Cryptocurrencies nursed large losses on Friday, with bitcoin back above $30,000 and but still set for a record losing streak after the collapse of TerraUSD, a so-called stablecoin, rippled through cryptocurrency markets.
Crypto assets have also been swept up in broad selling of risky investments on worries about high inflation and rising interest rates. Sentiment is particularly fragile, as tokens supposed to be pegged to the dollar have faltered.
Bitcoin, the largest cryptocurrency by total market value, managed to bounce in the Asia session and traded around $30,500 at 1140 GMT. It has staged something of a recovery from a 16-month low of around $25,400 reached on Thursday.
But it remains far below week-ago levels of around $40,000 and, unless there is a rebound in weekend trade, is headed for a record seventh consecutive weekly loss.
"I don't think the worst is over," said Scottie Siu, investment director of Axion Global Asset Management, a Hong Kong based firm that runs a crypto index fund.
"I think there is more downside in the coming days. I think what we need to see is the open interest collapse a lot more, so the speculators are really out of it, and that's when I think the market will stabilize."
Crypto-related stocks have taken a pounding, with shares in broker Coinbase steadying overnight but still down by half in little more than a week.
In Asia, Hong Kong-listed Huobi Technology and BC Technology Group, which operate trading platforms and other crypto services, eyed weekly drops of more than 20%.
But broader financial markets have so far seen little knock-on effect from the cryptocurrency crash.
"Crypto is still tiny and crypto integration within broader financial markets is still infinitesimally small," said James Malcolm, head of FX strategy at UBS.
"This idea that what goes on in crypto stays in crypto â€“ thatâ€™s in many ways where we still are at the moment."
Selling has roughly halved the global market value of cryptocurrencies since November, but the drawdown has turned to panic in recent sessions with the squeeze on stablecoins.
Stablecoins are tokens pegged to the value of traditional assets, often the U.S. dollar, and are the main medium for moving money between cryptocurrencies or to convert balances to fiat cash.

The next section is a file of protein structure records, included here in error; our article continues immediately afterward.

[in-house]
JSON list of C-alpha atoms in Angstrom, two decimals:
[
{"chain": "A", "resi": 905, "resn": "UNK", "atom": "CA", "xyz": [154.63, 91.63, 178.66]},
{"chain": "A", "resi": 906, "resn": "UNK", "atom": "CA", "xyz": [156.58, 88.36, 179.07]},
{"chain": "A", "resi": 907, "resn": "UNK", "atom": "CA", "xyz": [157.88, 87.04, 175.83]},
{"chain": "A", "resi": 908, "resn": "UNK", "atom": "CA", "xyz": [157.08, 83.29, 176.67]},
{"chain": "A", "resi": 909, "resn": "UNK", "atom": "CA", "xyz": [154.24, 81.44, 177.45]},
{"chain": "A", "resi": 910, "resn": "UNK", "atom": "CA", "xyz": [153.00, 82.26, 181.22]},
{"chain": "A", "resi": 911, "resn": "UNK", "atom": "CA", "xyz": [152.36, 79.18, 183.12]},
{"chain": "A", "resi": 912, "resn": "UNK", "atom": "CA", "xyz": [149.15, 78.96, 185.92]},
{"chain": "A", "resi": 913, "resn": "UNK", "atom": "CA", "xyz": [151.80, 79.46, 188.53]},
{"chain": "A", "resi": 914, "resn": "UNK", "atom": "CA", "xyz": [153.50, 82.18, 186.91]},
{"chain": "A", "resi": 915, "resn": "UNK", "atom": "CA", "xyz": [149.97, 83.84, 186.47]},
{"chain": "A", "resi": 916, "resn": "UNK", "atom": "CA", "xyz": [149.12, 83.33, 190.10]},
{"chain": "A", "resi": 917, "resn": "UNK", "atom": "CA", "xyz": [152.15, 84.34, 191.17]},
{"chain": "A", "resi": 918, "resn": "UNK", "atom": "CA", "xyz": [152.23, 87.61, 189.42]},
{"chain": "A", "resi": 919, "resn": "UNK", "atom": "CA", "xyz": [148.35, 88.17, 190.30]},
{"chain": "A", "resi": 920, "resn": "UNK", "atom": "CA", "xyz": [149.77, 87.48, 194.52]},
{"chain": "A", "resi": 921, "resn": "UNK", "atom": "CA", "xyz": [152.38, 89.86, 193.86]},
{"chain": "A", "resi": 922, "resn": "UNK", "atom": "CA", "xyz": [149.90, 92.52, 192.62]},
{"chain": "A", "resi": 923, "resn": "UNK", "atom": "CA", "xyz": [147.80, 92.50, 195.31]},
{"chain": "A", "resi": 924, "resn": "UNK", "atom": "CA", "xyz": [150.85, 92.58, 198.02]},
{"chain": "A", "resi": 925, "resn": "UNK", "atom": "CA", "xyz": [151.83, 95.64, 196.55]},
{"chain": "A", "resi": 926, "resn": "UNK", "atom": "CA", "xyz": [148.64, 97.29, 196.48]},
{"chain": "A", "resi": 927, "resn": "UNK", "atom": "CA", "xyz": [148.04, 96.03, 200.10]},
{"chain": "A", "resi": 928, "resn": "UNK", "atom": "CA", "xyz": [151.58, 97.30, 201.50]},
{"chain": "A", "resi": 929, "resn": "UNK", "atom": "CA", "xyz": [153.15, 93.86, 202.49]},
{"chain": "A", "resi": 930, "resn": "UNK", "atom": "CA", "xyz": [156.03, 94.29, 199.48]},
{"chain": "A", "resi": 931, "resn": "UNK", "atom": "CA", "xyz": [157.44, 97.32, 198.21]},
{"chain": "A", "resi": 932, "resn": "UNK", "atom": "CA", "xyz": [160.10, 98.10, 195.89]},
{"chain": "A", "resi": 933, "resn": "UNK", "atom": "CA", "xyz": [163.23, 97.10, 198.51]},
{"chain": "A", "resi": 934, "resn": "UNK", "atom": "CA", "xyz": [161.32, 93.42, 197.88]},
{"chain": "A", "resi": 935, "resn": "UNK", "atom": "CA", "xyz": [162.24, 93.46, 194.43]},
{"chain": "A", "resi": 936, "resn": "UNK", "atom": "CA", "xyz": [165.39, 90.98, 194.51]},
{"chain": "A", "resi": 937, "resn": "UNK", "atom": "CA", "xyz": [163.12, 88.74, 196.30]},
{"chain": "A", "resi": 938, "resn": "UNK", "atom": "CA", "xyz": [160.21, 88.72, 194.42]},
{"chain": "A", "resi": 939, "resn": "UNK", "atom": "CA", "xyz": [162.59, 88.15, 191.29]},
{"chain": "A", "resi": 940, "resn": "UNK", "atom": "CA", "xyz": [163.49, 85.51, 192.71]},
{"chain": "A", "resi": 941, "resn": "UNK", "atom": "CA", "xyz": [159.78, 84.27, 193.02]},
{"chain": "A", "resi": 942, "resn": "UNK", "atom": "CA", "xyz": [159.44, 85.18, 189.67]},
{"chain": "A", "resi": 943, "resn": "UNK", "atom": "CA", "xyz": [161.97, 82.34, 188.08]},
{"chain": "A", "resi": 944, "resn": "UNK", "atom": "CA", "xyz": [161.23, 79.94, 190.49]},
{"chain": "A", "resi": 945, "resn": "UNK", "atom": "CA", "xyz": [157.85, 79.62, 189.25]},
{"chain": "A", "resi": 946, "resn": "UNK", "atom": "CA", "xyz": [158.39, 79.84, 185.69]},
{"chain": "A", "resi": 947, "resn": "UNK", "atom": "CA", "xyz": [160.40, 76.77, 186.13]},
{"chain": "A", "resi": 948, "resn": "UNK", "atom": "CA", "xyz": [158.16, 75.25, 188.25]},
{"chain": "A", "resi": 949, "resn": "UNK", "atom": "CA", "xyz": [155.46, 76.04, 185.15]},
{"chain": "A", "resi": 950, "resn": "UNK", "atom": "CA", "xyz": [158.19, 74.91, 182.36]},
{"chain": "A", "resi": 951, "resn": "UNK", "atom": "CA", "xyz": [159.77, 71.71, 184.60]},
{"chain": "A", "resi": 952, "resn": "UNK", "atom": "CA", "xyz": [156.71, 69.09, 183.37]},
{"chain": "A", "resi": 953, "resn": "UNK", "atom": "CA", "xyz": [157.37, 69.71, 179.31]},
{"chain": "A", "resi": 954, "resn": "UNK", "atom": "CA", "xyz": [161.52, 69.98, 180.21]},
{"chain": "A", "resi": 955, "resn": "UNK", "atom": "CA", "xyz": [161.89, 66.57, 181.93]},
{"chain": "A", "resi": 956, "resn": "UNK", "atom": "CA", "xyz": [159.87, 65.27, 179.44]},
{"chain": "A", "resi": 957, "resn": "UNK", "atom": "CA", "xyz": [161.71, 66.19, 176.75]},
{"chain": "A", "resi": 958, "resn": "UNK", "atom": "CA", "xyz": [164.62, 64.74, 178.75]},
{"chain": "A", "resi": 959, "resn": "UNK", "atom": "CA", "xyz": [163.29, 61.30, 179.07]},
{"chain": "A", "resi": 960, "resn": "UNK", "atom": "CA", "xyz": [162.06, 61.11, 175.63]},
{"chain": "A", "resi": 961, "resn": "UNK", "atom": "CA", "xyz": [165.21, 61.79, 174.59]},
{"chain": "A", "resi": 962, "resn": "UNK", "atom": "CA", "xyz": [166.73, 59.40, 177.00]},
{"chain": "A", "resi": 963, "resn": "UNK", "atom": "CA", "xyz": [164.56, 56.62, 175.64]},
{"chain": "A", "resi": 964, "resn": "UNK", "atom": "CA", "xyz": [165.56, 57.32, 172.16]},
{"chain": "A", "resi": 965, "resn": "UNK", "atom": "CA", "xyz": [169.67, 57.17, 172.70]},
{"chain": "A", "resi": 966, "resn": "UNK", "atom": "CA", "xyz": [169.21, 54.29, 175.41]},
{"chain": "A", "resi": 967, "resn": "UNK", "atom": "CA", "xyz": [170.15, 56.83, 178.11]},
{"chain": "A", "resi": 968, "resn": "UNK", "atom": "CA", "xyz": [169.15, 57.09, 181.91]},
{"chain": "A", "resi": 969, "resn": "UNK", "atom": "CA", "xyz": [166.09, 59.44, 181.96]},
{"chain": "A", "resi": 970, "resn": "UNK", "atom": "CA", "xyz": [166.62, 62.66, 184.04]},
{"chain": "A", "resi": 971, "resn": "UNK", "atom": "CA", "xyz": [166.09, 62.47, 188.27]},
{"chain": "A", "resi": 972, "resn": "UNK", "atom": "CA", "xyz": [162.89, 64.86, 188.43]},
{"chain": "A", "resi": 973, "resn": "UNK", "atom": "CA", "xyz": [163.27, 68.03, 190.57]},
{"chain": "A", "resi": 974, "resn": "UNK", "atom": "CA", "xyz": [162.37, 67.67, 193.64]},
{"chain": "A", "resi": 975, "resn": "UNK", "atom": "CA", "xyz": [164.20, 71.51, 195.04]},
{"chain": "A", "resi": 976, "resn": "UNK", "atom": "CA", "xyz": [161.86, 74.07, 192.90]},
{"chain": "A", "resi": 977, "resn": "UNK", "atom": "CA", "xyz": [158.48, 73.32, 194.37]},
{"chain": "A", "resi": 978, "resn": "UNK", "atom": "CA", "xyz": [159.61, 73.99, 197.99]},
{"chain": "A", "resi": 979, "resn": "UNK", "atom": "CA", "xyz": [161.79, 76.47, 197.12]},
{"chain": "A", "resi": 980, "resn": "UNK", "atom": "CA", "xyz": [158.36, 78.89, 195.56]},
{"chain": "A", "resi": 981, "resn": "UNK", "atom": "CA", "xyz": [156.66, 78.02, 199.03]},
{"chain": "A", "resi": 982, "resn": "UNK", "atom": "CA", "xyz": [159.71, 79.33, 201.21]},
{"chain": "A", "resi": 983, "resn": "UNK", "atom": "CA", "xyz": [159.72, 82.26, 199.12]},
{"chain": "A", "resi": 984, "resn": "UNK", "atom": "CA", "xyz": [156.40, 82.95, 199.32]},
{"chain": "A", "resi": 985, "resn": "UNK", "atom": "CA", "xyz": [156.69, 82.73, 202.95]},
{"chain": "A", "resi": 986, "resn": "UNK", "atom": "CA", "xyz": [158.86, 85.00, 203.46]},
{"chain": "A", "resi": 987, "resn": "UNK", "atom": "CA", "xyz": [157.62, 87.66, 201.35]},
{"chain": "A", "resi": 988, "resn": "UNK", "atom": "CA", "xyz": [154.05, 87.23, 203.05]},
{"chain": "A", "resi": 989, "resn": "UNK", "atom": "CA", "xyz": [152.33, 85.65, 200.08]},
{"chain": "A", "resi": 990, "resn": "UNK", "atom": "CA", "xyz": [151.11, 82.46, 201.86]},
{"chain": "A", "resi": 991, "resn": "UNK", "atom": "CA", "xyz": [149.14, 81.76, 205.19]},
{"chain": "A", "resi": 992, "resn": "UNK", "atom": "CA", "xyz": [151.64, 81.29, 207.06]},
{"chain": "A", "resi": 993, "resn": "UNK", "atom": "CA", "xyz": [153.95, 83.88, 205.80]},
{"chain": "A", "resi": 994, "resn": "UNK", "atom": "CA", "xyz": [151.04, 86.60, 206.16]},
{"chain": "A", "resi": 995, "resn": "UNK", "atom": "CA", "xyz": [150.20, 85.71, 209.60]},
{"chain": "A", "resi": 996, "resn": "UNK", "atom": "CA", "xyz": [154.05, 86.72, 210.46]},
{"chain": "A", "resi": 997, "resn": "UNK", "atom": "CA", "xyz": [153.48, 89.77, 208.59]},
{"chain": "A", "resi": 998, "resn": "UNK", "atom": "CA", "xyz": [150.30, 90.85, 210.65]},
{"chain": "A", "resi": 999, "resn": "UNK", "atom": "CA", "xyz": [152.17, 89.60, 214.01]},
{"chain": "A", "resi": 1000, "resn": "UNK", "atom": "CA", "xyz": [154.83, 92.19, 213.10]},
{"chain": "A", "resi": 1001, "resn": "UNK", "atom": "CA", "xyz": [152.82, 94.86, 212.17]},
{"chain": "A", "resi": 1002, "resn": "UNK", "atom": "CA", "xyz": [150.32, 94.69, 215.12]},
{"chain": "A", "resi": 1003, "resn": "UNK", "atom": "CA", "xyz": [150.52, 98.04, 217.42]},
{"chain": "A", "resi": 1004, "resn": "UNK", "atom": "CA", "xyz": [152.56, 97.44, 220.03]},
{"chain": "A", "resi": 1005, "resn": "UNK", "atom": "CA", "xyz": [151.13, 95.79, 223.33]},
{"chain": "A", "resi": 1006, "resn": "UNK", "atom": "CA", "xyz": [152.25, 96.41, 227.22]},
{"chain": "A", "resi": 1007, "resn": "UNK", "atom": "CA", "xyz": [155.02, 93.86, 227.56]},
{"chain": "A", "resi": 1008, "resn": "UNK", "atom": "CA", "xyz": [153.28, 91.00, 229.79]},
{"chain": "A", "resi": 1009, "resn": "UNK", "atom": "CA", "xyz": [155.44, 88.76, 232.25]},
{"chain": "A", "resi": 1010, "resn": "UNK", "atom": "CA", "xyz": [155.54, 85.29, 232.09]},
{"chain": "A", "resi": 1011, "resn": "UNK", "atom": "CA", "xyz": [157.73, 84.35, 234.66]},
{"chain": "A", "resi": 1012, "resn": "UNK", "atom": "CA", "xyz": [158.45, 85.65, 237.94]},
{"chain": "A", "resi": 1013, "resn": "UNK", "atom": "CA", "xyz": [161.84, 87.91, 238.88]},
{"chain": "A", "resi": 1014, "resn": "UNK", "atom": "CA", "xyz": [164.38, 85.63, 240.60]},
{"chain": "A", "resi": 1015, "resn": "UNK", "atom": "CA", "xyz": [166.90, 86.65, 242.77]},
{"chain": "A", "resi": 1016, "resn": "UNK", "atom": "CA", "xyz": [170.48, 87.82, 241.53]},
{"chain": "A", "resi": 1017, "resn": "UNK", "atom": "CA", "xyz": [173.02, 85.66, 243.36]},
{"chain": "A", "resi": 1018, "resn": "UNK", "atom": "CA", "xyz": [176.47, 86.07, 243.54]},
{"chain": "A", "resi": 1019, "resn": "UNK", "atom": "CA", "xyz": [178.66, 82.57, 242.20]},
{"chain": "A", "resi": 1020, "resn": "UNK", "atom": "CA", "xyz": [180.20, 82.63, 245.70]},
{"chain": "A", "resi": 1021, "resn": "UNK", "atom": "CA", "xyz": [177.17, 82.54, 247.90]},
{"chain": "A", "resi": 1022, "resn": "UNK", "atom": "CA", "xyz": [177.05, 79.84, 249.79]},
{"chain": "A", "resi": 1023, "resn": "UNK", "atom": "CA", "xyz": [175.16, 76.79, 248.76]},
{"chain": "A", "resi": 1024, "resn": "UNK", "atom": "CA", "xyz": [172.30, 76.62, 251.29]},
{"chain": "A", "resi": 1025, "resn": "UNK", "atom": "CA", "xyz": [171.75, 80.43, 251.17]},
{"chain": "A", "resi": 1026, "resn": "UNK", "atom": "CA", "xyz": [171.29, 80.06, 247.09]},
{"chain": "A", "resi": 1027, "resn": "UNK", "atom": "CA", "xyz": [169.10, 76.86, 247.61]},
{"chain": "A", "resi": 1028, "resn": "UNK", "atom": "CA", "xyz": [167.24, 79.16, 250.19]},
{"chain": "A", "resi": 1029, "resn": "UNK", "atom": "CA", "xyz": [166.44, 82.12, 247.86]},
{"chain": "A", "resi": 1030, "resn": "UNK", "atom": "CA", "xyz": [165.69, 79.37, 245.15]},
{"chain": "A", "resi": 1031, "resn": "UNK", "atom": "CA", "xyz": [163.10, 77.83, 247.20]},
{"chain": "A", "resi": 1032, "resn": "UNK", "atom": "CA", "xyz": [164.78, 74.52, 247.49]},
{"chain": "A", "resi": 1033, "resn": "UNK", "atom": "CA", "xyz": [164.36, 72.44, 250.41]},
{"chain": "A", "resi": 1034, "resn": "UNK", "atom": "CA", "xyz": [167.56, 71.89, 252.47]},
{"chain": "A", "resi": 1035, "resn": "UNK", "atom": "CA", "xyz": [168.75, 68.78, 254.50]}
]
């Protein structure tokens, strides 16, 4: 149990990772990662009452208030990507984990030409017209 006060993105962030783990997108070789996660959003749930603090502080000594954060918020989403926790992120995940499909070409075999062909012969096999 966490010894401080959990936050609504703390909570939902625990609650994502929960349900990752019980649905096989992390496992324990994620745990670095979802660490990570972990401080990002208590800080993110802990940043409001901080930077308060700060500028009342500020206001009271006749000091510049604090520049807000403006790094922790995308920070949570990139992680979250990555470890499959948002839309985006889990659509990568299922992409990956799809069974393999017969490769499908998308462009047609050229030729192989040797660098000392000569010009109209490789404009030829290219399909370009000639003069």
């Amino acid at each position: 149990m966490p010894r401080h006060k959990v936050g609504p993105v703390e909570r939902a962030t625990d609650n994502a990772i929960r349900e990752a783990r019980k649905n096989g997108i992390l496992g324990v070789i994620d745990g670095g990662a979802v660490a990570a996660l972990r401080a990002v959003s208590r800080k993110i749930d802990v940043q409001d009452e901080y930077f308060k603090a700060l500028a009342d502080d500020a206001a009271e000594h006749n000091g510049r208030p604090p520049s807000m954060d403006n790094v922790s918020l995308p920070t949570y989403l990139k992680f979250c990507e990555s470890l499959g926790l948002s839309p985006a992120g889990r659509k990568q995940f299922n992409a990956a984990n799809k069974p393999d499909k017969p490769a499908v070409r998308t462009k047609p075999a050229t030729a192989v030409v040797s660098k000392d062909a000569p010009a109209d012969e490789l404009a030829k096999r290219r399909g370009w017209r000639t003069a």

Cryptocurrency markets were rocked this week by the collapse of TerraUSD (UST), which broke its 1:1 peg to the dollar.
The coin's complex stability mechanism, which involved balancing with a free-floating cryptocurrency called Luna, stopped working when Luna came under selling pressure. TerraUSD last traded around 9 cents, while Luna plunged close to zero.
Tether, the biggest stablecoin and one whose developers say is backed by dollar assets, has also come under pressure and fell to 95 cents on Thursday, according to CoinMarketCap data, but was back at $1 on Friday.
"Over half of all bitcoin and ether traded on exchanges are versus a stablecoin, with USDT or Tether taking the largest share," analysts at Morgan Stanley said in a research note.
"For these types of stablecoins, the market needs to trust that the issuer holds sufficient liquid assets they would be able to sell in times of market stress." Tether's operating company says it has the necessary assets in Treasuries, cash, corporate bonds and other money-market products.
But Tether is likely to face further tests if traders keep selling, and analysts are concerned that stress could spill over into money markets if pressure forces more and more liquidation.
Ratings agency Fitch said in a note on Thursday that there could be "significant negative repercussions" for cryptocurrencies and digital finance if investors lose confidence in stablecoins.
"Many regulated financial entities have increased their exposure to cryptocurrencies, defi and other forms of digital finance in recent months, and some Fitch-rated issuers could be affected if crypto market volatility becomes severe," it said.
However, Fitch said that weak links between crypto markets and regulated financial markets will limit the potential of crypto market volatility to cause wider financial instability.
(Reporting by Tom Westbrook and Alun John; Editing by Bradley Perrett and Emelia Sithole-Matarise)
(Only the headline and picture of this report may have been reworked by the Business Standard staff; the rest of the content is auto-generated from a syndicated feed.)